J&. JENKINS, THISTLE CYCLE WORKS, TONVPSNDV, for Plating, Enamelling and Repairs. Phonographs, Gramophones. Horns. Records, etc., in great, variety. Repa s done on the premises. Depot for Athletic Goods Thist e Cycle Works, 2, Llwynypia-rd., Tonypandy. Football Jarseys, Shirts, Knickers Stockings, Bags, etc., BEST VALUE OBTAINABLE J. INGRAM REES, H-sier, Ilatter, etc. Specialist in all kinds of Athletic Clothing. 54, St. Mary Street, and 1, 3, & 5 Wyndham Arcade, CARDIFF. 43
Considering the sloppy state, of the ground, the Tr-eorchy-Ferndale match was fairly interesting, and Ferndale in the first half were completely outclassed. The bouts of passing showed that, but for the state of the ground. Treorchy would no doubt have added to their score. The best player for the visitors on Saturday was Biddiscombe. He was a sound defence, but committed one or two "Simple blunders. Daly James' kicks to touch were mag- nificent. T. O. Jones and Jack Lewis played an excellent gaiiie,, and were once within inches of the line. Dai Vaughan put in a splendid account of himself, as also did Phil Salisbury. Both are young players, and are. looking forward to a very successful football career. George Meadon played a fine game at right half for the WiUiamstown Crescents and combined well with old Steamer. Evan White, new left half for the Crescents, has proved himself worthy of that place in the team. Jack Doggett played the game of his life against Abertridwr; indeed, his wonderful runs and telling shots un- doubtedly proved the hitter's undoing. 11
A DISHONEST SYSTEM. "There is nothing in public affairs that tends more to make men dishonest than the system of Protection, It was so in this country before our Free Trade era; it is so now in the United States. There is no meanness to which those who gain by tariff obstruction to trade will not stoop, to continue a system by which they profit at the expense of the consuming public." JOHN BRIGHT.
Tonypandy. An interesting entertainment was given at Bethel (E.B.) on Thursday even- ing of last week, presided over by Mr. Blanchard Evans. Miss Mary Benson, A.L.C.M.. Penygraig, discharged the 1 19, duties of accompanist, and solos were rendered by Misses Sarah Harris, Jennie Holmes, and Beatrice Charles, while Misses Alice Harris and Nellie Thomas sang a duet. Mr. Francis Popham, and Masters Morgan. Trevor, and Percy Griffiths, and Misses Mary Benson and Beatrice Charles recited. Pianoforte solos were rendered by Misses Mary Benson and Jennie Holmes and Master Redvers Harris.
TARPAULINS, CART COVERS &c. MORGAN & RICHARDSON, LTD., Manufacturers, 20, WOMANBY STREET, CARDIFF. 40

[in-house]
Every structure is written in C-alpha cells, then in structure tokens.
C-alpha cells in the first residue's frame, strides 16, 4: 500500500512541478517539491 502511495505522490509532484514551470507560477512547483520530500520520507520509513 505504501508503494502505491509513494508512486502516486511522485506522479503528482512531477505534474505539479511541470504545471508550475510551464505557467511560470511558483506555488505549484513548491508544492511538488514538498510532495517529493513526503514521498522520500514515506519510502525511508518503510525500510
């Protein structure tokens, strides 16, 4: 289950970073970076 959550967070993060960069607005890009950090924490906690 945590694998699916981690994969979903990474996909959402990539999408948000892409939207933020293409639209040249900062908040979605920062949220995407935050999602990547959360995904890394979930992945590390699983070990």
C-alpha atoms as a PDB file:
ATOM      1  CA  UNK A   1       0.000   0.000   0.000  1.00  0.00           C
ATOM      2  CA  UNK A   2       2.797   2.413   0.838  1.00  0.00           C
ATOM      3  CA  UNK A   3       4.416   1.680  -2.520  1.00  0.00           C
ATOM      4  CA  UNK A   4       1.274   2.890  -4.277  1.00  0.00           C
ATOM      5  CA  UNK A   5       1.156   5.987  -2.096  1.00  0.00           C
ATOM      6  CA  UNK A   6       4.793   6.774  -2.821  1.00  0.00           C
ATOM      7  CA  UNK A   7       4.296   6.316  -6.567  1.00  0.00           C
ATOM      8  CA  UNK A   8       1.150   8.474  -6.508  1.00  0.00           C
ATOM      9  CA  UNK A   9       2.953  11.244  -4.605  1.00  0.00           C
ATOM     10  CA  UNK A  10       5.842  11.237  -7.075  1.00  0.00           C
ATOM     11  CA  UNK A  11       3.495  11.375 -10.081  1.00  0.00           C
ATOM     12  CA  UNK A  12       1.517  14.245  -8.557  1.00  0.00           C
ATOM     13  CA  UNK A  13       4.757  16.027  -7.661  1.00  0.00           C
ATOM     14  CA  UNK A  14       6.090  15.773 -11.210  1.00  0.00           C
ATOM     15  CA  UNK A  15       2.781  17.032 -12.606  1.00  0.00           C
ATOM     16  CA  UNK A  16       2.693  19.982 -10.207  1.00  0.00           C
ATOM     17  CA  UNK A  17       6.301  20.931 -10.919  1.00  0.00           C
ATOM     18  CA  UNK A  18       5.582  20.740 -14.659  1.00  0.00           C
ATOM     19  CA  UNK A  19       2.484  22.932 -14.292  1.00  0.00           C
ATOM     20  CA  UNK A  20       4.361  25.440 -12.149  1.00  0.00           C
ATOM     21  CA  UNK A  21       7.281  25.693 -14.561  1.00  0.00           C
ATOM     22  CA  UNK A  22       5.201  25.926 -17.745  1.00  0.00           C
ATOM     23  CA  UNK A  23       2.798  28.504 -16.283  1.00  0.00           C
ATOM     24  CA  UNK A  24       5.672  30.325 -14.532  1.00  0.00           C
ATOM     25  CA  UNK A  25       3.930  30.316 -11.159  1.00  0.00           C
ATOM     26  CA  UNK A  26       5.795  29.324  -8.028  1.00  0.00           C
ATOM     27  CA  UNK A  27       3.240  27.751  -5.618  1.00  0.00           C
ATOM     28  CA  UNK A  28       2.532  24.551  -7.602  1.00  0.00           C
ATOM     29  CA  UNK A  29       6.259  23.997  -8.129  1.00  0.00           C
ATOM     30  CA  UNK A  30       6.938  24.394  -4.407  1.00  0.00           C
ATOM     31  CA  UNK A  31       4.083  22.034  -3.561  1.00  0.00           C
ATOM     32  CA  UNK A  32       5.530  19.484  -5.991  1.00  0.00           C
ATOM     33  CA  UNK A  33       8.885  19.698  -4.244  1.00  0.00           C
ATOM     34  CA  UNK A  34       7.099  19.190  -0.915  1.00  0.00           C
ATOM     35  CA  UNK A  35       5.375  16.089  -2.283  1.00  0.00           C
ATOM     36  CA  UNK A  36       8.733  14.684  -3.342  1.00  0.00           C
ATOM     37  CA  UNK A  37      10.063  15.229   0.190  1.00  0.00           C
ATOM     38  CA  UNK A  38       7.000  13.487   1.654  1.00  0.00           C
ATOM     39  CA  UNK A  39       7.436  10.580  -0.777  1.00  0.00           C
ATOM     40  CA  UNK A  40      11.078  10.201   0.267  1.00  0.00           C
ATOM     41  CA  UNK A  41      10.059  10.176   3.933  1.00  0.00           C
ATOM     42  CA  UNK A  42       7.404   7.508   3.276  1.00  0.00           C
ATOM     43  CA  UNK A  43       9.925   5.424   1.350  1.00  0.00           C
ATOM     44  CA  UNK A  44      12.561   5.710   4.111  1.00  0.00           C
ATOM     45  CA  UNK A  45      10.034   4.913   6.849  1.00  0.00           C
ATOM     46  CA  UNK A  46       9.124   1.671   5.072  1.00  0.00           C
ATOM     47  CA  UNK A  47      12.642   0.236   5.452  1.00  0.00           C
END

"left to Haphazard." ill Metros" in the Rhondda. Remarkable Allegations. Last week's Police Review" pub- lished an article containing some remark- able allegations against those in autho- rity at Scotland Yard. The article. which is entitled "Our Metropolitan Brethren in Wales," is as follows Whilst party politicians at cross pur- poses are trying to discredit the police who have been sent to GlamJiganshire to do military work in hostile surround- ings, the men themselves, if the reports sent home are accurate, have been sub- jected to neglect and ili-treatnient at the hands of the constituted authority at headquarters. The statements that have reached us allege that some of them have been housed in sheds and barns, and that no arrangements have been made to surmly them with rugs or blankets to cover them at night. The men had only their own great-coats for a covering, and were obliged to sleep in their day uniform. Are there no rugs stored at New Scotland Yard? If not. surely some efficient- officers otight to have been empowered to pro- vide them, and some sort of a commis- sariat ought to have been improvised to procure food and clothing, and do what was necessary to fit the men for their arduous duties. Some sections of the men so left to haphazard have, we are told, fallen into good hands at hotels, but others have had to ask for rations from the military authorities; and the men so supplied have been notified by telegrams from headquarters that the cost of rations so supplied will be deducted from their wages and paid to the mili- tary authorities. Mr. Churchill has promised to provide extra pay, but all men are off pay as far as Scotland Yard is concerned, and at present there seems no prospect of their getting their share of the money until the Receiver presents his account to the Glamorgan County and obtains payment from that source. This would mean that the men might have to wait weeks if not months, for their money after their return to London. The wives left at home have received the dole of lis. for the week ended 13th November. One would think that full wages would lie paid as usual, and that special provision would be made on the ground for necessary expenditure in Wales, the Authorities advancing the money until they may be able to recoup themselves from the Glamorganshire County Authorities. The Home Secretary has stated, doubtless as officially informed, that no man objected to go to Wales. We are assured they were never asked. Many of them were sent off the street without any preparation. Some sort of arrange- ments were made to send them changes of clothing, and the parcels furnished by their wives were collected from the various police stations by the Great Wes- tern Railway Company. WIleD. how- ever, these parcels reached their destina- tion there was no arrangement for receiving and storing them, and they had to be returned to London. Some amount of endurance and hard- ship in such an emergency might be looked for, but the lapses and mishaps as reported to us. point to the want, of due care and capacity and to culpable negli- gence at headquarters. The women and children at home might surely have been better cared for, and the irritation mani- fested by the wives is expressed in terms that might be usefully conveyed to New Scotland Yard. Better provision should certainly be made for the proper housing and feeding of men sent into the midst of a hostile population in a bleak and comfortless district where no surplus accommodation exists. A comparatively small staff set apart to provide for their food and bed- ding, and for their decent necessities, would appear to, have been one of the first considerations at headquarters. The Home Secretary personally has quit. enough on his hands at the present crisis. Nevertheless, he is the responsible head of the Metropolitan nolice, and we can- not help feeling that he has strong ground of complaint that the chief officials at New Scotland Yard have not better upheld his credit and their own by a more adequate provision for the inevitable exigencies that should have been foreseen by persons of ordinary capacity and intelligence."